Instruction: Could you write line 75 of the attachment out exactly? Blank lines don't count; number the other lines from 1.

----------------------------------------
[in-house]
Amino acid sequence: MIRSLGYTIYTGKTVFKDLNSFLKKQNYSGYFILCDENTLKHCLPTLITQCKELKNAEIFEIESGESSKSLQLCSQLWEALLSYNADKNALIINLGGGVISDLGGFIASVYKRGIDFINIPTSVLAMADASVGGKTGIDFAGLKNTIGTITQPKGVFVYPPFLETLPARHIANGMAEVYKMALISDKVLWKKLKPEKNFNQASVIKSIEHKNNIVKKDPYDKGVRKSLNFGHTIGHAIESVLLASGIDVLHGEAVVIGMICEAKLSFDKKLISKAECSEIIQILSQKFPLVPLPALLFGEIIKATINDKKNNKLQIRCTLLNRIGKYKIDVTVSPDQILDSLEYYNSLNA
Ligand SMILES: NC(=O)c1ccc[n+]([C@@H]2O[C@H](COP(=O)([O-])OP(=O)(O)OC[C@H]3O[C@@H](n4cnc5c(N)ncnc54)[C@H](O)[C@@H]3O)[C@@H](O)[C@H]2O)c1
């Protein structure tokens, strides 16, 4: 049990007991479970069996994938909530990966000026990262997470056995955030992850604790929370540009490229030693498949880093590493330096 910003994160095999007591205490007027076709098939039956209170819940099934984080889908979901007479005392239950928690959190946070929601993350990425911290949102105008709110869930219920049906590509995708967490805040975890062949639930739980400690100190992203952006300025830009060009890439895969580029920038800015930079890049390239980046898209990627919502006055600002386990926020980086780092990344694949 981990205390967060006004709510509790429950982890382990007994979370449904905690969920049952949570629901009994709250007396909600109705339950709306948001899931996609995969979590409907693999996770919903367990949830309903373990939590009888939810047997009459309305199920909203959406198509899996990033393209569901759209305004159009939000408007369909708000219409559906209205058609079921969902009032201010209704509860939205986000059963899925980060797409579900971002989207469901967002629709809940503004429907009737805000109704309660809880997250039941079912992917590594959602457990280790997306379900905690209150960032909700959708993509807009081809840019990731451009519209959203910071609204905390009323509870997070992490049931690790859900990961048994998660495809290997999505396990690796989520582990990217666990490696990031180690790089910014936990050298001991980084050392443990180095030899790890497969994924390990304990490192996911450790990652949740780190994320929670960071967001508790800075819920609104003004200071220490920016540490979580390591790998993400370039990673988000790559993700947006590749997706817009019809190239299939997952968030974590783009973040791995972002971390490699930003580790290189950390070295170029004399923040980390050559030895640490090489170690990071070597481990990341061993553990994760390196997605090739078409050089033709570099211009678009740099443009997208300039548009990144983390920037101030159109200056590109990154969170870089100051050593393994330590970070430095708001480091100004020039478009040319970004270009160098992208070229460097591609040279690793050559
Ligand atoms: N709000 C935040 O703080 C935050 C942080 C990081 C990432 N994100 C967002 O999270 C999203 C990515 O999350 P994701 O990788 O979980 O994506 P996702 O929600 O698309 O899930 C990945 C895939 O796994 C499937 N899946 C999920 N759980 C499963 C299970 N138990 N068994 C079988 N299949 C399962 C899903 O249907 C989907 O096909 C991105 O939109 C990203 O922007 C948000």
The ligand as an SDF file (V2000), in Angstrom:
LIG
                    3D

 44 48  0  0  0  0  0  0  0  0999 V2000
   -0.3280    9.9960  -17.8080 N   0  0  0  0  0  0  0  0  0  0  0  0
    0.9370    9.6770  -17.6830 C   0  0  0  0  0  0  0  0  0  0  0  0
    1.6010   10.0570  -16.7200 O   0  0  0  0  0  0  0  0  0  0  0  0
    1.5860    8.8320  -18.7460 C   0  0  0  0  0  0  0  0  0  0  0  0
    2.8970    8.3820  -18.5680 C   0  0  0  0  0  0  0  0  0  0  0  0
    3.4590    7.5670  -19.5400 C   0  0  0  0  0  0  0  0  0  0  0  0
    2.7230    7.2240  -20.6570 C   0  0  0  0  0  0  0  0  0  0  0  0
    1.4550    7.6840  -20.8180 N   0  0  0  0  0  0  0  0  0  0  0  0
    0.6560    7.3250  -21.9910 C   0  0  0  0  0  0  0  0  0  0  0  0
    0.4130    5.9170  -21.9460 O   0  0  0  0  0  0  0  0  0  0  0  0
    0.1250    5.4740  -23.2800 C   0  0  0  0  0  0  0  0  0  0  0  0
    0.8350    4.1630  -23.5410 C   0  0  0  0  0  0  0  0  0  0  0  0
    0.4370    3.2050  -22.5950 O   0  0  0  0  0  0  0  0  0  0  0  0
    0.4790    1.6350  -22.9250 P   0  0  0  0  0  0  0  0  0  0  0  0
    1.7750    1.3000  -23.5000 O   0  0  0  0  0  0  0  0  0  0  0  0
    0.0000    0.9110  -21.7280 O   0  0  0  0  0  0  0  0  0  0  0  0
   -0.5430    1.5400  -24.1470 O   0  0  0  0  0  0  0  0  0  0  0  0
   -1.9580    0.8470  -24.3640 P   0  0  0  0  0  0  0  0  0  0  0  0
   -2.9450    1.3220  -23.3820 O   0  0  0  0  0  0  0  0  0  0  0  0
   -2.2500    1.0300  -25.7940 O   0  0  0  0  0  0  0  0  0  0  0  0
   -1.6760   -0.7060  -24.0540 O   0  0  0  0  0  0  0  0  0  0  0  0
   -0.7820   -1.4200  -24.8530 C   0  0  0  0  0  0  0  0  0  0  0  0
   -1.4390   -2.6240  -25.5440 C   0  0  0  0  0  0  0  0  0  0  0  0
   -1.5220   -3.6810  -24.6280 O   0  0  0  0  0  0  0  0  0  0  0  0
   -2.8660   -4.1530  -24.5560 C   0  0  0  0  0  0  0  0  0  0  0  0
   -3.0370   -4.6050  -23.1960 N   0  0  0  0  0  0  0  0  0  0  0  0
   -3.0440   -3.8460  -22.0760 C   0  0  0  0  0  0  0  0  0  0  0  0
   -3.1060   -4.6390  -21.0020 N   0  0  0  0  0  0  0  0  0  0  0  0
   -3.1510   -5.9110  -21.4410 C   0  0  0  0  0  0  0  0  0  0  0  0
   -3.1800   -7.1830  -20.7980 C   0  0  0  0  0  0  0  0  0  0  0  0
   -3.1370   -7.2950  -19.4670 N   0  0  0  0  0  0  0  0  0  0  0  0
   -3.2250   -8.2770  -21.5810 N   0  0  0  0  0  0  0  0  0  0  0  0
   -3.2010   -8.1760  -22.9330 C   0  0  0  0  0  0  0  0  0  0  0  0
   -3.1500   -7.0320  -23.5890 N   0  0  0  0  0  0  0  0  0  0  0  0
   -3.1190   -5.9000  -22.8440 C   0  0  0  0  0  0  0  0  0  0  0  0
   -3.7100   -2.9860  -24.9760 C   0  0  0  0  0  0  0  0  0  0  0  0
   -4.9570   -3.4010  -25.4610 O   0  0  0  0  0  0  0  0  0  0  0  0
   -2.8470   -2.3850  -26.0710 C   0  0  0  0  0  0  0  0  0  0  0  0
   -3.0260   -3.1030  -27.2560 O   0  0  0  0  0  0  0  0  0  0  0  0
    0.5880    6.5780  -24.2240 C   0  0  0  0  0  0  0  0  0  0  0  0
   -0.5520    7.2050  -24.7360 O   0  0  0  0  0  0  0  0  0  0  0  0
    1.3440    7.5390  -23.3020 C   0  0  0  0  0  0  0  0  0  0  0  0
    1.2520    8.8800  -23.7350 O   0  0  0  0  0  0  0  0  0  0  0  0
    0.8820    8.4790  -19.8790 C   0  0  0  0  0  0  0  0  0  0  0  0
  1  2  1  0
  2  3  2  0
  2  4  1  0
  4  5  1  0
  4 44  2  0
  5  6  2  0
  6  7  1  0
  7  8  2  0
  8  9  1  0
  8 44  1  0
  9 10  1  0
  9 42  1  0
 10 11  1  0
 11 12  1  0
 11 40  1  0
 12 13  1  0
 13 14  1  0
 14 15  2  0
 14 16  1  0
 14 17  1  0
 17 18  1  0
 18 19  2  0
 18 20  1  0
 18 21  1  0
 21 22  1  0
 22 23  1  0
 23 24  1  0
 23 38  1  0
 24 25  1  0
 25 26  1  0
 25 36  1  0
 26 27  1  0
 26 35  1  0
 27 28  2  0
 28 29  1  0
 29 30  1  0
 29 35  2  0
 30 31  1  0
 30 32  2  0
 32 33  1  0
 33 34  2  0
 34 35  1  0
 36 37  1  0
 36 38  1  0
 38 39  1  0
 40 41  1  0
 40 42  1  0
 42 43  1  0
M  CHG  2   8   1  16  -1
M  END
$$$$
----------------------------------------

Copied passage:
 18 19  2  0